I found in it:

p. 203, column 1, line 13-15:

It says “The sum above will be unchanged if we add a multiple

of N to r , so we now care only about the values

of f at points of the form n/N,” but, I think, the conclusion

“so we now care only about the values

of f at points of the form n/N” does not seem to be

a consequence of the statement

“The sum above will be unchanged if we add a multiple

of N to r.” ]]>

evidently satisfies ; thus *almost-complex structure* is present. Writing the dynamical equation in Hamiltonian form for a suitable tangent vector , symplectic form , and Hamiltonian function , and moreover defining as a Riemannian curve-length, then exposes the complete Kählerian triple of metric, symplectic, and complex structures.

The starting problem “give a power series for trigonometric functions” then can be appreciated (by beginning students) as a natural meeting-ground for classical analysis, classical algebra, and their various modern syntheses that include algebraic geometry and algebraic dynamics. That’s why it’s such an illuminating topic for students to study!

]]>Show this by establishing that the (unit) radius and (unit) velocity of the integral curve both are unchanging; this can be done both formally and empirically (the latter by numerical integration) without reference to the power series.

Then as the second step, verify by explicit substitution that the power series solves this equation. QED.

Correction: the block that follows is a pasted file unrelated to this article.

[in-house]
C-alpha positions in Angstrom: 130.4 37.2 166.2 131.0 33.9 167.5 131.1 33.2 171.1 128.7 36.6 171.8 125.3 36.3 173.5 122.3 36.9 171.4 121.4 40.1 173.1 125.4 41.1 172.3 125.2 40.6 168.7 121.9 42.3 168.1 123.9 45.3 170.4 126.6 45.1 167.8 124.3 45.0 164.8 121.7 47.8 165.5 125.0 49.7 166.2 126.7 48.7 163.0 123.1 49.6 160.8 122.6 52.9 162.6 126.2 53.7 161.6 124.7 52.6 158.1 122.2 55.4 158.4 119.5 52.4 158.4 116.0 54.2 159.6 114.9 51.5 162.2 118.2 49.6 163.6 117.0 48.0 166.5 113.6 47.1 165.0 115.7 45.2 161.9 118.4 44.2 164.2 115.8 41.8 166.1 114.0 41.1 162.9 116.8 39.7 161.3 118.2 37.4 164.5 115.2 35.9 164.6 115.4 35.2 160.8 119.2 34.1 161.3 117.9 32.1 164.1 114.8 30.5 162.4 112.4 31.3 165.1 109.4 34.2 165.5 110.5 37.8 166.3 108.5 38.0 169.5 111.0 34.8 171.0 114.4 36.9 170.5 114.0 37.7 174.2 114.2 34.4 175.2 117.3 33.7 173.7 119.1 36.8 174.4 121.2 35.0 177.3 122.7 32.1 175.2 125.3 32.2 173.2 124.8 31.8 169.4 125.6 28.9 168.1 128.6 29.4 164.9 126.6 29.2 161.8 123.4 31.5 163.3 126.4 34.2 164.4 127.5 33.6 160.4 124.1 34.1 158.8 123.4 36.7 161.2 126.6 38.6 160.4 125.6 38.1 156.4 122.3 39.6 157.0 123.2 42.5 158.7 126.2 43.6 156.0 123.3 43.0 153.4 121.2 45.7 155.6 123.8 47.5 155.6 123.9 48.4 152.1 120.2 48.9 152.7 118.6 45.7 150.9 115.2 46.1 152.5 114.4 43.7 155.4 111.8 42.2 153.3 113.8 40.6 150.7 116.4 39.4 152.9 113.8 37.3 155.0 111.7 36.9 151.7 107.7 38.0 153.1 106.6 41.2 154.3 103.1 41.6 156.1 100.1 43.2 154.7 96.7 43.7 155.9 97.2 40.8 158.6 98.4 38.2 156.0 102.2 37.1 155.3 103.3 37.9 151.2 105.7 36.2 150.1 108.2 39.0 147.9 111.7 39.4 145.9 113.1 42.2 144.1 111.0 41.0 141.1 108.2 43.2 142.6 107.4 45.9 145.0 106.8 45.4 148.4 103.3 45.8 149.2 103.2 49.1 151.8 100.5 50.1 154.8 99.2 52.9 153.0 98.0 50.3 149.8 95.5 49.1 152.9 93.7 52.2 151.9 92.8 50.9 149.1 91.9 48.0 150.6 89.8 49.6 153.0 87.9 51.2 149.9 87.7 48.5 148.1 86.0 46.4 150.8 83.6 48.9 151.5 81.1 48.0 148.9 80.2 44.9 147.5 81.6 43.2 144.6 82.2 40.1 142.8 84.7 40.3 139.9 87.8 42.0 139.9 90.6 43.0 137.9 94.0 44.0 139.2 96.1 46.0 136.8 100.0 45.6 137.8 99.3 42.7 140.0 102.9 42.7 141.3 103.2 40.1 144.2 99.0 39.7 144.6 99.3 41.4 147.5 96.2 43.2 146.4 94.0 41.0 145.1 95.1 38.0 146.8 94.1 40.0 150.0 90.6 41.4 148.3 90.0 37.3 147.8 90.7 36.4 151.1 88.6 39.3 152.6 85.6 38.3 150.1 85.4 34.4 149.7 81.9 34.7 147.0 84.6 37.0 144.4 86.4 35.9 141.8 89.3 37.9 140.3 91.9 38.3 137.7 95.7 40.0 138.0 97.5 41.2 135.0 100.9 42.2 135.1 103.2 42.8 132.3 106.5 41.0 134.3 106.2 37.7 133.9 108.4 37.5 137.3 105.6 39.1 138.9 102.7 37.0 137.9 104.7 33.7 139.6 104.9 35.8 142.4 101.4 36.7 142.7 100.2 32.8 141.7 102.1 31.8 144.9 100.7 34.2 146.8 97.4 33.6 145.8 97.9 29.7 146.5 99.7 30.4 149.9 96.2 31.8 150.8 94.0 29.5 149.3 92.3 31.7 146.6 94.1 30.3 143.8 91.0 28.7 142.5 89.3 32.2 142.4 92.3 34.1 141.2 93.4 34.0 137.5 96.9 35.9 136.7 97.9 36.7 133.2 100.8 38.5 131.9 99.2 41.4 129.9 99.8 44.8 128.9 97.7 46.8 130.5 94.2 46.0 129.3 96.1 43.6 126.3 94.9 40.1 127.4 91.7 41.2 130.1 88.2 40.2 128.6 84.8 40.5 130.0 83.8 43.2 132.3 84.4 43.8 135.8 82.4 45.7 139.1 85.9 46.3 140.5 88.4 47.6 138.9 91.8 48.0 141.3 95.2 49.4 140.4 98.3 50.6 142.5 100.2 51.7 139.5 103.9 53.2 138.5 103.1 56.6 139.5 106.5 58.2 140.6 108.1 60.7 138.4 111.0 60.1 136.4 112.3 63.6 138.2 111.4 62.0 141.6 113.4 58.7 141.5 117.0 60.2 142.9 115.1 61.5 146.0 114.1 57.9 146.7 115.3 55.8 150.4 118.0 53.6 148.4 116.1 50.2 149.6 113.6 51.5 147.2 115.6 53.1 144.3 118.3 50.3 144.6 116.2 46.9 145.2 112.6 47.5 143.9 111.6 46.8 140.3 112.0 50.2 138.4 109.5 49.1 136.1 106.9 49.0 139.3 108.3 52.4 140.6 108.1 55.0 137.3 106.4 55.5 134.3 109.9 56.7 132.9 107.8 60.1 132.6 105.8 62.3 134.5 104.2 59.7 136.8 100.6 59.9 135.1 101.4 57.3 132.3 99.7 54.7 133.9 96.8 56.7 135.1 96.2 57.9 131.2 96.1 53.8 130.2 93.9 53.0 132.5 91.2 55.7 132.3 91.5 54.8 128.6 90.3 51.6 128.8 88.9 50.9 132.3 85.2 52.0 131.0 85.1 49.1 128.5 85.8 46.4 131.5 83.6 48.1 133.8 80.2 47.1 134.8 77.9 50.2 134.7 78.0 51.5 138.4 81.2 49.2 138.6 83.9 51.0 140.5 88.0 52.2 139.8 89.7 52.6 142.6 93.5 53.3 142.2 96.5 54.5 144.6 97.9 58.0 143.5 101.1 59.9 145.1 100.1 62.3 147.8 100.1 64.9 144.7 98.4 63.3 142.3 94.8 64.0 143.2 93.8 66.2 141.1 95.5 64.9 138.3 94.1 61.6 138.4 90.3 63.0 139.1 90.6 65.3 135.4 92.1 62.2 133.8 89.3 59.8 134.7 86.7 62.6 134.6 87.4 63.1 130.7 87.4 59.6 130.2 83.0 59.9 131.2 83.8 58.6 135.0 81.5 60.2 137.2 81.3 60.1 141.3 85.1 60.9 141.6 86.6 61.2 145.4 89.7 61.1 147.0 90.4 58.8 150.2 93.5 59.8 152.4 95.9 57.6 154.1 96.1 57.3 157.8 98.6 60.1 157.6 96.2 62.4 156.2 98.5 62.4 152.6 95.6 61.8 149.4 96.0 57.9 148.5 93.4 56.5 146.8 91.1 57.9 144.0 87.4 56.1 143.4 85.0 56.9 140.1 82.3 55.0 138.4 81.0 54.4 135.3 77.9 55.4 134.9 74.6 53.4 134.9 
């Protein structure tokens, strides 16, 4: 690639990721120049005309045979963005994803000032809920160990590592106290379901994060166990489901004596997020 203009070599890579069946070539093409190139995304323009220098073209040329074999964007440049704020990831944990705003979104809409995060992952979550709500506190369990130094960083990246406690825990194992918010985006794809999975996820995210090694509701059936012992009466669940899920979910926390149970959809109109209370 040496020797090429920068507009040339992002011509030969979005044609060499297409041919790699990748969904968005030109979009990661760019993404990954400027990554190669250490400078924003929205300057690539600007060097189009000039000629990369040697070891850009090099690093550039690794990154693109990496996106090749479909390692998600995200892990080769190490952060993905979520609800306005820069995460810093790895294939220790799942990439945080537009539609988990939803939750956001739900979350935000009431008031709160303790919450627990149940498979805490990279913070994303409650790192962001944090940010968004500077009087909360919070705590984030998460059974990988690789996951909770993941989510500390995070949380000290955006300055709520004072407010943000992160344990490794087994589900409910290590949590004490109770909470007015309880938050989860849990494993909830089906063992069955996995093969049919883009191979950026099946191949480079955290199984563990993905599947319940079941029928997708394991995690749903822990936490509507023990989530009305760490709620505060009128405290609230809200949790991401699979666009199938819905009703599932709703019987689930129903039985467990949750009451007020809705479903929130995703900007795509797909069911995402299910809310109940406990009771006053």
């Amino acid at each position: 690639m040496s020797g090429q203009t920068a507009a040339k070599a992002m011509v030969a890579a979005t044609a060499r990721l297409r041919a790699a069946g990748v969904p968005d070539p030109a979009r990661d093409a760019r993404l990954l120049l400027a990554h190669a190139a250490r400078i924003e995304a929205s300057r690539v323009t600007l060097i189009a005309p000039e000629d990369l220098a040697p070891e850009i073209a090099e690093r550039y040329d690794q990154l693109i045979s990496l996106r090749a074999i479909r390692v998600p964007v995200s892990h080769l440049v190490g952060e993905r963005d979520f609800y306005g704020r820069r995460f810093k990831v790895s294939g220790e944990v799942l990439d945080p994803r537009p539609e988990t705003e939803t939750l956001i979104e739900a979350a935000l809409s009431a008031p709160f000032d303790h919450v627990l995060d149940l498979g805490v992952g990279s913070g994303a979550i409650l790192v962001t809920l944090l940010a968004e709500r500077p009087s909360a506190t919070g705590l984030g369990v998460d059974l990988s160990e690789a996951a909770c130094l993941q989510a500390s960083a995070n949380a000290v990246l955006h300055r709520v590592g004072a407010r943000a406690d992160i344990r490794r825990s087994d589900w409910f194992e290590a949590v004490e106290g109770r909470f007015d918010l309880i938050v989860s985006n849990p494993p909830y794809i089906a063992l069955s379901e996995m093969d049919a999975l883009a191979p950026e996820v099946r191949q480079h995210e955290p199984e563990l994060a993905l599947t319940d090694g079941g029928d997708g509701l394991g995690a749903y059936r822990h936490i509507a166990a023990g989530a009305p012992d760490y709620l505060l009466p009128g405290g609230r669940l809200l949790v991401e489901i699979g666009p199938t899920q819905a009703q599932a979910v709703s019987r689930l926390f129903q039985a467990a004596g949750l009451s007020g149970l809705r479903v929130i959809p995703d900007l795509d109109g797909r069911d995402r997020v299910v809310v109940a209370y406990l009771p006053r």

]]>I read that in the 30th Anniversary LMS popular lectures you had talked about the problem of tiling a chessboard with dominoes in relation to automated theorem proving.

I don’t know, but wouldn’t that (or some similar topic) be a great mathematical blog topic? :-)

]]>Some simple definitions and arguments in point-set topology translate effortlessly into diagram chasing computations, and perhaps this observation may hint how the human mind think in that area, and lead to an automatic theorem prover similar in spirit to the one you have written. The prover may be reasonably easy to write because diagrams involved have lots of finite spaces (in simple cases), and diagram chasing is already quite computational.

The following paper details this observation.

]]>One way, articulated in great detail by Norman Wildberger, would be to avoid the notion of angle altogether, replacing it with a potentially simpler concept – spread (cf: http://web.maths.unsw.edu.au/~norman/ and in particular http://web.maths.unsw.edu.au/~norman/papers/WrongTrig.pdf and his YouTube channel). Then elementary problems of triangle geometry (as opposed to uniform circular motion) can be treated without appeal to transcendental notions such as the sin & cos functions.

This approach is so unconventional that it likely invites the reader to immediate skepticism – that would be a mistake. Wildberger carefully and clearly elucidates his approach, and he extends it to Hyperbolic and Spherical geometry obtaining some remarkable and truly novel results (cf: Universal Hyperbolic Geometry II, KoG 14 (2010) )

]]>Call a function f: R –> R a sinoid function if and only if the following conditions are met:

1. For any circle *sector* S such that its area A(S) (which I’ll define below) is at most pi/4, f(2*A(S)) is equal to the length (which I’ll also define below) of a line segment perpendicular to one radius delimiting S going through the the end of the other radius delimiting S.